During the heat of of summer, casual entertaining has its place in the sun. This low-key backyard bash is as easy to put together as it is to enjoy.
One of my favorite ways to entertain nowadays is to have people over for a casual happy hour instead of a full dinner. When you invite people to dinner, they want to know what they can bring — they feel like they need to come bearing gifts. There can be an unintended air of formality about the whole thing, even between the best of friends.
When I tell someone to come by for happy hour there are no expectations (except that drinks will be had), and there’s no better hang in the summertime than a no pressure hang. After plenty of these mini parties, I’ve found that the key to a good happy is as much about the food as it is about the drinks — I know, counterintuitive, but hear me out. You don’t need to have something fancy, just something hearty.
Happy hour just happens to be around or before dinnertime, so things can quickly turn into hangry hour if you don’t have something to munch on. I’m not talking about chips and salsa here — is it just me, or do light snacks before dinner just make you more hungry? I like to have something that could pretty much serve as a full meal. That way, the happy hour can extend well past an hour and into the evening if you want it to.
Enter the whole grilled fish. It looks pretty but takes almost no effort, cooks up quickly on the grill, and can serve four or more easily, depending on the size of the fish. I like to put it out on a platter wherever we happen to be sitting, with a stack of small paper plates and forks nearby. If you really want a more dinner-like experience, add a loaf of bread, a cheese plate, or a good pre-made side salad (like an orzo) from a market or grocery store. Even without these additions, there will be enough fish to sate all but the most robust eaters.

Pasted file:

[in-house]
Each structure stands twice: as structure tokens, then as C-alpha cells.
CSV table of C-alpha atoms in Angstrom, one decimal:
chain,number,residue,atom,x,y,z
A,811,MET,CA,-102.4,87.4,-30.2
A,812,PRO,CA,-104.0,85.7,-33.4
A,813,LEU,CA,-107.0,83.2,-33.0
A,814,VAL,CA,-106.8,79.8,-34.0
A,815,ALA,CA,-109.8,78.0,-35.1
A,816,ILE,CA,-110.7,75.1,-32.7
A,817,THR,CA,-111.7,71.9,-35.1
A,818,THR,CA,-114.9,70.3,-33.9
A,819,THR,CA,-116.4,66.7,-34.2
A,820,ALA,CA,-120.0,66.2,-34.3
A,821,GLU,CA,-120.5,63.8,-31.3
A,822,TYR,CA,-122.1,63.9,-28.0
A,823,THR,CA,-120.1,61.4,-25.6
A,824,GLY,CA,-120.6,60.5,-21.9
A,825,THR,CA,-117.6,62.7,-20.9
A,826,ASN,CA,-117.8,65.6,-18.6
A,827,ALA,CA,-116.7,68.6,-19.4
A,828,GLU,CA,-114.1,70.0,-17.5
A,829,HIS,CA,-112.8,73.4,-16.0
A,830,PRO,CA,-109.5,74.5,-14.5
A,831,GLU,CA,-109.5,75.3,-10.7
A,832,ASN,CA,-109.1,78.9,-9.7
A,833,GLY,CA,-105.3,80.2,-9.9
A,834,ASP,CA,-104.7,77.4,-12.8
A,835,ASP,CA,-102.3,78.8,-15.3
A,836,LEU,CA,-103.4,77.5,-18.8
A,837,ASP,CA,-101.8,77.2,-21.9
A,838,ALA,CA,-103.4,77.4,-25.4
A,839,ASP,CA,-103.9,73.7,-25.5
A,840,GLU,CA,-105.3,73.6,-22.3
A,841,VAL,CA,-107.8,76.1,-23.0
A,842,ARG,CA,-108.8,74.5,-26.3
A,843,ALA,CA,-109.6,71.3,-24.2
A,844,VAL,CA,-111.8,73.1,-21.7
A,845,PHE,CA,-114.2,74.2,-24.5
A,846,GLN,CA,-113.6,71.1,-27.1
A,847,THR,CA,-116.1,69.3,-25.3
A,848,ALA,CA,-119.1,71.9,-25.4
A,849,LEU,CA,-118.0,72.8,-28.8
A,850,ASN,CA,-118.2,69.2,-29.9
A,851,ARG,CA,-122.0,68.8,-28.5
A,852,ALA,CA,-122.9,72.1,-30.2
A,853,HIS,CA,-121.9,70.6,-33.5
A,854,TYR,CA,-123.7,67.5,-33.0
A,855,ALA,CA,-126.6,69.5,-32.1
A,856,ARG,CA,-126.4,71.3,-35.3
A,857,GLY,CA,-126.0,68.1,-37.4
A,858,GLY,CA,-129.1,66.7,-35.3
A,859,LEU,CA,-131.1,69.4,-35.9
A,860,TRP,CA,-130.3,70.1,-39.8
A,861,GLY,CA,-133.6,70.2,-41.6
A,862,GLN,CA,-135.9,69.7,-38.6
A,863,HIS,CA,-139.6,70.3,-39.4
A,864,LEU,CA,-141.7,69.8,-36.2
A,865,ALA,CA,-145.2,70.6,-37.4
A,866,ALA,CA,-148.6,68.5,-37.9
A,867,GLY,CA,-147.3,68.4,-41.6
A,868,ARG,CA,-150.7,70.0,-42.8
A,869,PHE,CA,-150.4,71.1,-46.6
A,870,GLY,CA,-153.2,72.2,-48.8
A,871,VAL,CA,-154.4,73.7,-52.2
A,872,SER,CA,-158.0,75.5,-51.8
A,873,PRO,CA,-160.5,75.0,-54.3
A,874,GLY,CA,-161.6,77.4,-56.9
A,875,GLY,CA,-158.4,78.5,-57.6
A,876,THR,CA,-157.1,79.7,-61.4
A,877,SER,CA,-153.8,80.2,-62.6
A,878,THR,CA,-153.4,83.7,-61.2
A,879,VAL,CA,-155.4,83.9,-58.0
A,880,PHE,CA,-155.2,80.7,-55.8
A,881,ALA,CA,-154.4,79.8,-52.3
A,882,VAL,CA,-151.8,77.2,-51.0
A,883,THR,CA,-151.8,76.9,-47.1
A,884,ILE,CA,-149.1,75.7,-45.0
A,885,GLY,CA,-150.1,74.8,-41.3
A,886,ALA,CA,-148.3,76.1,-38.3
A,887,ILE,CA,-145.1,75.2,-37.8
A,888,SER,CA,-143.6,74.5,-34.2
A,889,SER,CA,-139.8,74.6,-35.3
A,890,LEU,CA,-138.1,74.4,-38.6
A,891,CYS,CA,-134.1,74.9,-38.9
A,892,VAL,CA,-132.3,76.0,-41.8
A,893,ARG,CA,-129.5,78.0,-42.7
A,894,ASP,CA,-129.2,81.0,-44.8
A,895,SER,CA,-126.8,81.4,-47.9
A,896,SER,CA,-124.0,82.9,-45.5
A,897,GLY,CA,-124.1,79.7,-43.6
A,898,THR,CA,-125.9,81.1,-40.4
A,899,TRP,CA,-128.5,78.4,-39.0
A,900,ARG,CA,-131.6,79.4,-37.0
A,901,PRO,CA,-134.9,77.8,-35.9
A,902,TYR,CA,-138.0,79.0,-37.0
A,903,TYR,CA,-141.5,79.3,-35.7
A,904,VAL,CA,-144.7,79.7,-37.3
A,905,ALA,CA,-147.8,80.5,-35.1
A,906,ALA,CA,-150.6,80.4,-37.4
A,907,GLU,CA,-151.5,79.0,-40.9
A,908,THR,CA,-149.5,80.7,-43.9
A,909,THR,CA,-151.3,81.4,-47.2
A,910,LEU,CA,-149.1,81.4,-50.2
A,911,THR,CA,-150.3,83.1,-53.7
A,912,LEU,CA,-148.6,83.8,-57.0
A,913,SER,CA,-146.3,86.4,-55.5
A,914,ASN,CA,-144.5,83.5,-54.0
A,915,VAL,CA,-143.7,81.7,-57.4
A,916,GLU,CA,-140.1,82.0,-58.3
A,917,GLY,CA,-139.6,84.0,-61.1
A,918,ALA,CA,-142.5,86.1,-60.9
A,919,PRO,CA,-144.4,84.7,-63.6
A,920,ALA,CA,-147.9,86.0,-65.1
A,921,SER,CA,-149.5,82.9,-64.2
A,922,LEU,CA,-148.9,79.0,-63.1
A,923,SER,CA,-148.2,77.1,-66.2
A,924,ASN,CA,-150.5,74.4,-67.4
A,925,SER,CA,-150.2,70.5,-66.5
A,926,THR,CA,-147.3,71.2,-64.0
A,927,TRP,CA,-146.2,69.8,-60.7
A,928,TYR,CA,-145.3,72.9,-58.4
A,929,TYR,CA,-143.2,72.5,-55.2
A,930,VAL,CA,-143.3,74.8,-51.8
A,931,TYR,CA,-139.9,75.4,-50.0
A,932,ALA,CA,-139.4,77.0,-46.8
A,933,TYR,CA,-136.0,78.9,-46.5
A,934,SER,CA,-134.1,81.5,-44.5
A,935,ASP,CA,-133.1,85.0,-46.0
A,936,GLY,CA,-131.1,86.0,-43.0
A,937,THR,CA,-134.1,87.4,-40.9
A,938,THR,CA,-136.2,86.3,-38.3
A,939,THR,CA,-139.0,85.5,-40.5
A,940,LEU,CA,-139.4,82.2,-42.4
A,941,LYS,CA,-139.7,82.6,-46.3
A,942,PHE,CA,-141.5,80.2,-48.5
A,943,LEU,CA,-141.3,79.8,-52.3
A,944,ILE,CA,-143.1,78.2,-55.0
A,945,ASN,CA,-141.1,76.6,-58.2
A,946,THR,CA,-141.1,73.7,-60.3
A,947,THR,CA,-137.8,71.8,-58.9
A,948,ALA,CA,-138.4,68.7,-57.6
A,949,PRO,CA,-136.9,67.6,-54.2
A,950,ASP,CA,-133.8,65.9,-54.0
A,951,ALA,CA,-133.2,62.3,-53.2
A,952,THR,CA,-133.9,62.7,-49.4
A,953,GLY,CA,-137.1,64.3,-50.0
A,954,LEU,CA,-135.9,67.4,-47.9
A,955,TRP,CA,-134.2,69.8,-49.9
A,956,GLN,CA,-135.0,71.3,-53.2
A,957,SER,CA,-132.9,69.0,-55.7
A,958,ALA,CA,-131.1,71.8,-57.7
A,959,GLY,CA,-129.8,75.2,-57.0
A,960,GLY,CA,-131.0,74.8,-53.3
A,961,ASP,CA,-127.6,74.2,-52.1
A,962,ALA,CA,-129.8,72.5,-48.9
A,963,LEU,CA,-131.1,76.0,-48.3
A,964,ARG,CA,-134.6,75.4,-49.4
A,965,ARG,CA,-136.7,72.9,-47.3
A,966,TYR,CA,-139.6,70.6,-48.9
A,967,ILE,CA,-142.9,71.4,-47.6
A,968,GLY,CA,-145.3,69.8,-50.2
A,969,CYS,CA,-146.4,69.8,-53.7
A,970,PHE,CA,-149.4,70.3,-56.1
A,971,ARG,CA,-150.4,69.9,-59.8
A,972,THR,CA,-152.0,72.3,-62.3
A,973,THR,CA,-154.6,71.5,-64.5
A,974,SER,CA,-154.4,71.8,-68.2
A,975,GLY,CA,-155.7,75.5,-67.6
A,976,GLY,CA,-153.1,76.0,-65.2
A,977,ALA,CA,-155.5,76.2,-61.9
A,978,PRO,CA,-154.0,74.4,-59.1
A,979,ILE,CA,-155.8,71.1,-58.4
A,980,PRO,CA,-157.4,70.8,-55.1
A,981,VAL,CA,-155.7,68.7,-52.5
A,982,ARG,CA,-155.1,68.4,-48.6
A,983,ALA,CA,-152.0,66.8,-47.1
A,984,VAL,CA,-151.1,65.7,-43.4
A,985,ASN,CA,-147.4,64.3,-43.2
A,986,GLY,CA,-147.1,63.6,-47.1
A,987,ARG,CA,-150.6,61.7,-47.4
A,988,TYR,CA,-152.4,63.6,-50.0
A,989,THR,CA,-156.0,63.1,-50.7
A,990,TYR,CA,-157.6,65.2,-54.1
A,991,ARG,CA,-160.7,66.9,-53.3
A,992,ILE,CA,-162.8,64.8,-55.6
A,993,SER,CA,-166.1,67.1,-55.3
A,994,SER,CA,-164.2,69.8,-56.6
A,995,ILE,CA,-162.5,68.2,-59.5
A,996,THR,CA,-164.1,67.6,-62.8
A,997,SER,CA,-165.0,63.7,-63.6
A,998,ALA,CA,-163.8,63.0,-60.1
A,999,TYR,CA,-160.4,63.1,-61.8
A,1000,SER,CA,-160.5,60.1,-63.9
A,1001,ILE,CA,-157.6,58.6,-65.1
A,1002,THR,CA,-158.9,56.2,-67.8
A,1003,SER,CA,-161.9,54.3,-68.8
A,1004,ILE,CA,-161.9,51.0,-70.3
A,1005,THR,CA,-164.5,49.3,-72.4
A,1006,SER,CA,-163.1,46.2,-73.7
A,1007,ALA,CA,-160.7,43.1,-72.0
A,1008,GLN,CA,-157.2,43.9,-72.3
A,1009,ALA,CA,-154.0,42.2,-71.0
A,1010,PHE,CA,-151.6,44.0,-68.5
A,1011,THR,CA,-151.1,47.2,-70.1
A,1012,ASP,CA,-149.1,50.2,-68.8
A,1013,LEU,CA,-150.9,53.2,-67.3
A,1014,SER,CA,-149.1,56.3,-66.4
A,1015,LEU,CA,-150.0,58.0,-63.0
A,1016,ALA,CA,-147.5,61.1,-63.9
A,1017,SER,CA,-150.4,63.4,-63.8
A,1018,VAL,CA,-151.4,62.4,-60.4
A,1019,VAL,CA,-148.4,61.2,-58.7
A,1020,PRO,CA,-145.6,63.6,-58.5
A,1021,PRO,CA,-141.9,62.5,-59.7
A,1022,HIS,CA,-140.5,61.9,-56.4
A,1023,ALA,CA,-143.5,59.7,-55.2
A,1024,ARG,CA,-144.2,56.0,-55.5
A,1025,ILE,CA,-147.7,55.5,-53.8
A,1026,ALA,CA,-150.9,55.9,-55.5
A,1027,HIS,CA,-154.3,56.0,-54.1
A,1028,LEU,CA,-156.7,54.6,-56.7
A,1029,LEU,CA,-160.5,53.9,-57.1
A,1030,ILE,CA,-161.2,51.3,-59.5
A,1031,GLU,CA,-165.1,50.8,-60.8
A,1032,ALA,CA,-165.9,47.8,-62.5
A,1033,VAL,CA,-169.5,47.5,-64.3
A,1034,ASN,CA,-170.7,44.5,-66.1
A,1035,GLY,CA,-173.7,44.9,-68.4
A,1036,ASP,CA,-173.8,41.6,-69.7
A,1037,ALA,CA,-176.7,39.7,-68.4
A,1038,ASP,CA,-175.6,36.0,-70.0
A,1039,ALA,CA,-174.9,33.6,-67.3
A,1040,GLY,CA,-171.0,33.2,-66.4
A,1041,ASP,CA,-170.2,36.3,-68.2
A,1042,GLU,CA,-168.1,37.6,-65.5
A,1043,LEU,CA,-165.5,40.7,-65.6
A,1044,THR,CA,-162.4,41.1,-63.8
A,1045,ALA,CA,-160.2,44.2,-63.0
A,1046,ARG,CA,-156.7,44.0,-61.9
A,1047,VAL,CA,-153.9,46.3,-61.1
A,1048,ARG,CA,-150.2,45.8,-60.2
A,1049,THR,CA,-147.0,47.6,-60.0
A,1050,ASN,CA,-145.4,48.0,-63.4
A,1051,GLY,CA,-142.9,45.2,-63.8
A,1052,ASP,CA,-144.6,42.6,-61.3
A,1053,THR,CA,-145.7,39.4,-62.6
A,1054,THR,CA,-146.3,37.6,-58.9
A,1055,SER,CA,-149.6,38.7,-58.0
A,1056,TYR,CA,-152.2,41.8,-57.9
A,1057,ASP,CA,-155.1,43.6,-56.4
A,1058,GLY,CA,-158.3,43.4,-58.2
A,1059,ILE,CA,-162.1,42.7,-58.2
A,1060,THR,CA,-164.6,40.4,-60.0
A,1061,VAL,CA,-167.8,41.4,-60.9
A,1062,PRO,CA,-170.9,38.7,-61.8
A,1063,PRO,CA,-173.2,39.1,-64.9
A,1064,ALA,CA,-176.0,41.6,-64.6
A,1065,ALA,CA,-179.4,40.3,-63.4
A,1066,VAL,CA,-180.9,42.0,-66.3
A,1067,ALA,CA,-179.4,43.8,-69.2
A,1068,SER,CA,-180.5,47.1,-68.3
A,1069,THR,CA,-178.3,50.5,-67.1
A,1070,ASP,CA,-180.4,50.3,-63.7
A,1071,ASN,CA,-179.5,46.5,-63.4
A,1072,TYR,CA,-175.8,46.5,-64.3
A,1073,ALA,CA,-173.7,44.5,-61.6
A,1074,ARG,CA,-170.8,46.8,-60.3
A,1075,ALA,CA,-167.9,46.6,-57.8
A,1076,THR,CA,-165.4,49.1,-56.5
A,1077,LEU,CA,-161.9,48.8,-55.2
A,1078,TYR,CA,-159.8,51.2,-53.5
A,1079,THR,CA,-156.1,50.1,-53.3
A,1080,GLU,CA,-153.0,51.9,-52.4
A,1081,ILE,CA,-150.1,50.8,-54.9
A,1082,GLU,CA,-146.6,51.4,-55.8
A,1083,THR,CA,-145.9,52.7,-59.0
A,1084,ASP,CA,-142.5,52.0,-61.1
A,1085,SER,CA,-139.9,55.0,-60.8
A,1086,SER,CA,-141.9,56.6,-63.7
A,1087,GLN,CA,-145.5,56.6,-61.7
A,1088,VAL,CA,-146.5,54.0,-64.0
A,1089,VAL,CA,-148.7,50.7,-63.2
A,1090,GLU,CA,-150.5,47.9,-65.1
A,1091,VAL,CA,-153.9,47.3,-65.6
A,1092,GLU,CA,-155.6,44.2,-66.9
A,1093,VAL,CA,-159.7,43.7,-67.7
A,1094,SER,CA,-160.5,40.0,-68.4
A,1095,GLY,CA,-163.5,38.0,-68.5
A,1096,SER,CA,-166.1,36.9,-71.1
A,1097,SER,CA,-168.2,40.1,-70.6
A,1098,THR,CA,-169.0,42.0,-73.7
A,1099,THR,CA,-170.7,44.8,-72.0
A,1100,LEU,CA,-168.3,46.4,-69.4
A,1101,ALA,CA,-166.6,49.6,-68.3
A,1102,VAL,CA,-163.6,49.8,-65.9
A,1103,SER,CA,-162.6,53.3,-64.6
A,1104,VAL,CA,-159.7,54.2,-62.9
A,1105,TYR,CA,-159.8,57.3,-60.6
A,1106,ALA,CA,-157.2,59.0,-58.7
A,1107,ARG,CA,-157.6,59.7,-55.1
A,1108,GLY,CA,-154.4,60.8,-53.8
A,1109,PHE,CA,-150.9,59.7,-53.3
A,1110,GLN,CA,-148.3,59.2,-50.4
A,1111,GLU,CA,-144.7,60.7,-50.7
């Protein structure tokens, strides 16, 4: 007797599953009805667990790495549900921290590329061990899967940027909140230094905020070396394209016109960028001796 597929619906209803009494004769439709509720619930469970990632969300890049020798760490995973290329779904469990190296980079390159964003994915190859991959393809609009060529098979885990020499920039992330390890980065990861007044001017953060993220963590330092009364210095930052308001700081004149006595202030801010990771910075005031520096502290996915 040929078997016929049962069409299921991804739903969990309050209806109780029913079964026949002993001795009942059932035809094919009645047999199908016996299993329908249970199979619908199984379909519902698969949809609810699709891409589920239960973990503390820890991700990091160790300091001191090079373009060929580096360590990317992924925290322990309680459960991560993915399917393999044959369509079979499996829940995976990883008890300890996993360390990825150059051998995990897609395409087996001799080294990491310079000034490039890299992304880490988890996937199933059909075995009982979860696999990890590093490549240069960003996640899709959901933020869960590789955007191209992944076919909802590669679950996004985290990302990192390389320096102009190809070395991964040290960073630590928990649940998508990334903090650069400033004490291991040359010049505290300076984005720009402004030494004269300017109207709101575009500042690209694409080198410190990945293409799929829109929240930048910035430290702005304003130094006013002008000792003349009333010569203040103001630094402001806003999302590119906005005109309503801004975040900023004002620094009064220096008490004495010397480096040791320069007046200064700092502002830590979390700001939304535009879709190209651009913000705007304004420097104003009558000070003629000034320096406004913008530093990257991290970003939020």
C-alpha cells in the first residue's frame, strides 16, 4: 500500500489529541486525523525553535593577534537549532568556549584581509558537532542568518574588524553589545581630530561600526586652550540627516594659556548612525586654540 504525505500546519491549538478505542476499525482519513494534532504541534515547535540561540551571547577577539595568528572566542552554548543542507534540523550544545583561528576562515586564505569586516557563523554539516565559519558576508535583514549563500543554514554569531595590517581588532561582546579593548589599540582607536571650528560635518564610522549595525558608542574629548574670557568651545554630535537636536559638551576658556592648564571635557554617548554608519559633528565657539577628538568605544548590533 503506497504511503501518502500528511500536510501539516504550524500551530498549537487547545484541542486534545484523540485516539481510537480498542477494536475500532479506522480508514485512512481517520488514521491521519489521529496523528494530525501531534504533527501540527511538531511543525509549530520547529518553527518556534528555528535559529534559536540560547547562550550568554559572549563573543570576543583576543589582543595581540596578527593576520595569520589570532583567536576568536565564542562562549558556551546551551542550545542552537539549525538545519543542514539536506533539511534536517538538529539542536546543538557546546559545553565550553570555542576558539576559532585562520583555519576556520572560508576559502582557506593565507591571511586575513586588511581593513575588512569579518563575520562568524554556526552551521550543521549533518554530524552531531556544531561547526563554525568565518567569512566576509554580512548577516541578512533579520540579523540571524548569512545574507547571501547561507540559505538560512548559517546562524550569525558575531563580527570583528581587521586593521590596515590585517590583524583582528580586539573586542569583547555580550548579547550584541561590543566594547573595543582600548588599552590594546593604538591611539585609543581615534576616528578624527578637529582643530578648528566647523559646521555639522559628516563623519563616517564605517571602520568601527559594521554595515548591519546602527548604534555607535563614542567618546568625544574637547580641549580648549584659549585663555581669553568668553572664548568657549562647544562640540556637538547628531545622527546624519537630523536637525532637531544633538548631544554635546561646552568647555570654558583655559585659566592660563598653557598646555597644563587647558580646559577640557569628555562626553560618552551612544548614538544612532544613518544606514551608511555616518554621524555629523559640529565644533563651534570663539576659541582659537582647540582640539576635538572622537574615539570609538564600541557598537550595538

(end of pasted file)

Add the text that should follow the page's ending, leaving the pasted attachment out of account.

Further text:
My favorite zero-maintenance drink to pair with an outdoor summer meal, especially fish, is Tinto de Verano. I first fell in love with this sip on a trip to southern Spain, where it’s widely consumed throughout the hotter months. Now the drink has become a summer staple around here, both for its refreshing citrus flavor (think a lighter, drier version of sangria) and how incredibly easy it is to make — just pour equal parts lemon soda and red wine over ice. That’s it. Not even a recipe so much as a reeeeeeally good tip.
Final proof of how easygoing this little fish fry can be? I threw it in the backyard of our new place at our outdoor table, which is in the midst of a complete gut reno. I have no dishwasher, no kitchen, and most of my serveware is still on a truck somewhere. I had exactly three things to wash when this party was through — the grill basket, the platter, and a knife (which I used to slice limes). Truly minimal and truly delicious, like all summer gatherings should be.
Easiest Grilled Fish
- 1 Whole large fish (like red snapper), scaled and gutted, gills removed
- Aromatics (like cilantro, shallot, lemongrass, and citrus wheels)
- Canola oil
- Coat the grill grates with oil and pre-heat to medium high. Cover the fish with oil and season well with salt and pepper, including inside the cavity. Stuff cavity with aromatics -- I like sliced lemongrass, shallots, lime, and cilantro stems.
- Grill fish on one side until skin is crisp and charred and flesh is flaky (10-15 minutes depending on the size of your fish). Using two fish spatulas or your grill basket, flip the fish carefully and grill other side just until flesh is flaky all the way through, another 10-15 minutes. (If a knife slides easily through the thickest part of the fish to the bone, it's done).
- Serve with your favorite sauce, a drizzle of olive oil, a squeeze of citrus, and/or fresh herbs like mint and cilantro.
Tinto de Verano
- Red wine (ideally Spanish, like Temperanillo)
- Lemon soda (like San Pellegrino Limonata)
- Lemon slices or fresh berries for garnish
- Pour equal parts chilled red wine and lemon soda over ice, garnish with lemon slices or fresh berries.